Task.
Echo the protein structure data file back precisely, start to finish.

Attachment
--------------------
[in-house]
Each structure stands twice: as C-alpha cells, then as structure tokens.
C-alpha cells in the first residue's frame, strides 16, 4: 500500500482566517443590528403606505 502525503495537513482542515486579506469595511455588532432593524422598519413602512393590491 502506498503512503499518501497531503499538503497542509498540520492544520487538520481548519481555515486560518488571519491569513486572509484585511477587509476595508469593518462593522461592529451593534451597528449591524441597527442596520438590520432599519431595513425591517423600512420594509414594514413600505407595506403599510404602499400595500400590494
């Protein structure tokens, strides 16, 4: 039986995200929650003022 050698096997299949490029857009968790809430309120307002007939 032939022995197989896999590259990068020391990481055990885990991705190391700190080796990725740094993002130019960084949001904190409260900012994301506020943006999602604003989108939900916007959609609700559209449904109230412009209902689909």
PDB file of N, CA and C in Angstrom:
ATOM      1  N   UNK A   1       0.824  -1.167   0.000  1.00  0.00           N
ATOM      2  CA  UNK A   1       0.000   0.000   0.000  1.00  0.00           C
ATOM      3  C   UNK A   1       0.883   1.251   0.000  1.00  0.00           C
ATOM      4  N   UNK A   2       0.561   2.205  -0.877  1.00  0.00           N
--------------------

[in-house]
Each structure stands twice: as C-alpha cells, then as structure tokens.
C-alpha cells in the first residue's frame, strides 16, 4: 500500500482566517443590528403606505 502525503495537513482542515486579506469595511455588532432593524422598519413602512393590491 502506498503512503499518501497531503499538503497542509498540520492544520487538520481548519481555515486560518488571519491569513486572509484585511477587509476595508469593518462593522461592529451593534451597528449591524441597527442596520438590520432599519431595513425591517423600512420594509414594514413600505407595506403599510404602499400595500400590494
């Protein structure tokens, strides 16, 4: 039986995200929650003022 050698096997299949490029857009968790809430309120307002007939 032939022995197989896999590259990068020391990481055990885990991705190391700190080796990725740094993002130019960084949001904190409260900012994301506020943006999602604003989108939900916007959609609700559209449904109230412009209902689909």
PDB file of N, CA and C in Angstrom:
ATOM      1  N   UNK A   1       0.824  -1.167   0.000  1.00  0.00           N
ATOM      2  CA  UNK A   1       0.000   0.000   0.000  1.00  0.00           C
ATOM      3  C   UNK A   1       0.883   1.251   0.000  1.00  0.00           C
ATOM      4  N   UNK A   2       0.561   2.205  -0.877  1.00  0.00           N